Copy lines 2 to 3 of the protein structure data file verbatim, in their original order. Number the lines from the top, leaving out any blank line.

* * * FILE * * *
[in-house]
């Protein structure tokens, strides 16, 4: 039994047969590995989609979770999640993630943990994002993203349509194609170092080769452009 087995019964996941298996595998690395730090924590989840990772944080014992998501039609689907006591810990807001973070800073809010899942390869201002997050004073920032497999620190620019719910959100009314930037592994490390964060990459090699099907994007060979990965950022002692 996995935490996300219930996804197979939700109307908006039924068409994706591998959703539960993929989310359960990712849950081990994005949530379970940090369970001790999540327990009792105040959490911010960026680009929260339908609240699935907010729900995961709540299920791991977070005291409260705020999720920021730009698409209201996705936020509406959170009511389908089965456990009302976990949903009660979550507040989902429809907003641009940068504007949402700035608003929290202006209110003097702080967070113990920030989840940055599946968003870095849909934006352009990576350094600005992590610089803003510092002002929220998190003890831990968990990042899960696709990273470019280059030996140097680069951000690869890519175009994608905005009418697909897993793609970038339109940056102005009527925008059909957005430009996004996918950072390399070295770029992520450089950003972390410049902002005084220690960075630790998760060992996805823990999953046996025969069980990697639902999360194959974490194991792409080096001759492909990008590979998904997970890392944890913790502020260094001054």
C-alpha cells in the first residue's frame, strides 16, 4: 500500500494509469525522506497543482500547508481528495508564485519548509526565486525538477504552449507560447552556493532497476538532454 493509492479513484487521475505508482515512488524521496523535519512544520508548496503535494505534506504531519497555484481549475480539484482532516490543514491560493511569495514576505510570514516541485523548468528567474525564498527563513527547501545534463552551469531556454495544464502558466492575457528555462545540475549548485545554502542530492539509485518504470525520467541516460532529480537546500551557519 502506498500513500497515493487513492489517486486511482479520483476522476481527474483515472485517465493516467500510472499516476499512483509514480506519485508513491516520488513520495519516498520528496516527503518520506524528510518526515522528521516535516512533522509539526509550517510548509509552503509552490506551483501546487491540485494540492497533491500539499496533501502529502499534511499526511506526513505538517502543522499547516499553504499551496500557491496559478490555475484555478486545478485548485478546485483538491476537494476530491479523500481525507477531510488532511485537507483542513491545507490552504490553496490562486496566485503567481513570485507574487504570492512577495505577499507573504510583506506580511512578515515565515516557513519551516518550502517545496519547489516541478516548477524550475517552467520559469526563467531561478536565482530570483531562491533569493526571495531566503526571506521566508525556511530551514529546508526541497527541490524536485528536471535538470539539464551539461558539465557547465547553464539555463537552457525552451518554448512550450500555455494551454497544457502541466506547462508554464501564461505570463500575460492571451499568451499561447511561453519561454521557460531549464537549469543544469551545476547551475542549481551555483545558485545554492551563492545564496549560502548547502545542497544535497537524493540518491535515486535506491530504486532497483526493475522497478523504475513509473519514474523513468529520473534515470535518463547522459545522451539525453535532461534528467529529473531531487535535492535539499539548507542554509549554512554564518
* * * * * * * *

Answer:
């Protein structure tokens, strides 16, 4: 039994047969590995989609979770999640993630943990994002993203349509194609170092080769452009 087995019964996941298996595998690395730090924590989840990772944080014992998501039609689907006591810990807001973070800073809010899942390869201002997050004073920032497999620190620019719910959100009314930037592994490390964060990459090699099907994007060979990965950022002692 996995935490996300219930996804197979939700109307908006039924068409994706591998959703539960993929989310359960990712849950081990994005949530379970940090369970001790999540327990009792105040959490911010960026680009929260339908609240699935907010729900995961709540299920791991977070005291409260705020999720920021730009698409209201996705936020509406959170009511389908089965456990009302976990949903009660979550507040989902429809907003641009940068504007949402700035608003929290202006209110003097702080967070113990920030989840940055599946968003870095849909934006352009990576350094600005992590610089803003510092002002929220998190003890831990968990990042899960696709990273470019280059030996140097680069951000690869890519175009994608905005009418697909897993793609970038339109940056102005009527925008059909957005430009996004996918950072390399070295770029992520450089950003972390410049902002005084220690960075630790998760060992996805823990999953046996025969069980990697639902999360194959974490194991792409080096001759492909990008590979998904997970890392944890913790502020260094001054």
C-alpha cells in the first residue's frame, strides 16, 4: 500500500494509469525522506497543482500547508481528495508564485519548509526565486525538477504552449507560447552556493532497476538532454 493509492479513484487521475505508482515512488524521496523535519512544520508548496503535494505534506504531519497555484481549475480539484482532516490543514491560493511569495514576505510570514516541485523548468528567474525564498527563513527547501545534463552551469531556454495544464502558466492575457528555462545540475549548485545554502542530492539509485518504470525520467541516460532529480537546500551557519 502506498500513500497515493487513492489517486486511482479520483476522476481527474483515472485517465493516467500510472499516476499512483509514480506519485508513491516520488513520495519516498520528496516527503518520506524528510518526515522528521516535516512533522509539526509550517510548509509552503509552490506551483501546487491540485494540492497533491500539499496533501502529502499534511499526511506526513505538517502543522499547516499553504499551496500557491496559478490555475484555478486545478485548485478546485483538491476537494476530491479523500481525507477531510488532511485537507483542513491545507490552504490553496490562486496566485503567481513570485507574487504570492512577495505577499507573504510583506506580511512578515515565515516557513519551516518550502517545496519547489516541478516548477524550475517552467520559469526563467531561478536565482530570483531562491533569493526571495531566503526571506521566508525556511530551514529546508526541497527541490524536485528536471535538470539539464551539461558539465557547465547553464539555463537552457525552451518554448512550450500555455494551454497544457502541466506547462508554464501564461505570463500575460492571451499568451499561447511561453519561454521557460531549464537549469543544469551545476547551475542549481551555483545558485545554492551563492545564496549560502548547502545542497544535497537524493540518491535515486535506491530504486532497483526493475522497478523504475513509473519514474523513468529520473534515470535518463547522459545522451539525453535532461534528467529529473531531487535535492535539499539548507542554509549554512554564518